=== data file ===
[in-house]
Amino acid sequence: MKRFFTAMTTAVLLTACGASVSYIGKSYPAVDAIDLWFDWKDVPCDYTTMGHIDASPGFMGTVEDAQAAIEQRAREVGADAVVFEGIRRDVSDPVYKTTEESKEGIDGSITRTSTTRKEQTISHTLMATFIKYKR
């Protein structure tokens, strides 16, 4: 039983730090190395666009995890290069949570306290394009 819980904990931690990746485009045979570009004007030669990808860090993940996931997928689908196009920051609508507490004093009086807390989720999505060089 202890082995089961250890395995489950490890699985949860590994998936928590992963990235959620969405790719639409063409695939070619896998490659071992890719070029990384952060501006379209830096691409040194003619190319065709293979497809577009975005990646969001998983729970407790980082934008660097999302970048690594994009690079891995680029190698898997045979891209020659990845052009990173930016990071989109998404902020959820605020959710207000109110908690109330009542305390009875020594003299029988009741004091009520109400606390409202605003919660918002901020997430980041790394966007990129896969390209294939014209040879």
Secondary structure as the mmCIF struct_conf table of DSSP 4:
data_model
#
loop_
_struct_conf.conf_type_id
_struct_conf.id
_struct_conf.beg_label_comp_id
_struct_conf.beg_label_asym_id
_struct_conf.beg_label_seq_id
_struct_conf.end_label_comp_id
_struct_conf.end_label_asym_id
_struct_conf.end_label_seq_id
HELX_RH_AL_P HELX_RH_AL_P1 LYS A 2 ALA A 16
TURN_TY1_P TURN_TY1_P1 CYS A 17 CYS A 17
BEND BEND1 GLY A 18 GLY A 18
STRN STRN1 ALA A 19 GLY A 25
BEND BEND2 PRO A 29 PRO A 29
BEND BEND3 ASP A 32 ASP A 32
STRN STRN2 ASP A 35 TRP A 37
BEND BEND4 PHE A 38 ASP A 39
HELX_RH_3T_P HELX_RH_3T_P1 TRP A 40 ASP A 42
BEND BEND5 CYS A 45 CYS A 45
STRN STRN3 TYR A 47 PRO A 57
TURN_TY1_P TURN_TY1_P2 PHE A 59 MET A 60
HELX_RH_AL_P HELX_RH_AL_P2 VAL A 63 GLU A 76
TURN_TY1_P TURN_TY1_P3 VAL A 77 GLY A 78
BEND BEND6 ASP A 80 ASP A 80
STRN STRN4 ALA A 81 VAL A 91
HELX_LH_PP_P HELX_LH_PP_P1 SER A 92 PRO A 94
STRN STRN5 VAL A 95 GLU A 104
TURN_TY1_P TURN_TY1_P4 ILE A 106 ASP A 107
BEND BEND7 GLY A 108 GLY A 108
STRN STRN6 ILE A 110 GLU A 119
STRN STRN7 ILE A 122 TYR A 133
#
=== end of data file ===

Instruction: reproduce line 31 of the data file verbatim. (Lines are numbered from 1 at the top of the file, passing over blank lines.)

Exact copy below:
STRN STRN4 ALA A 81 VAL A 91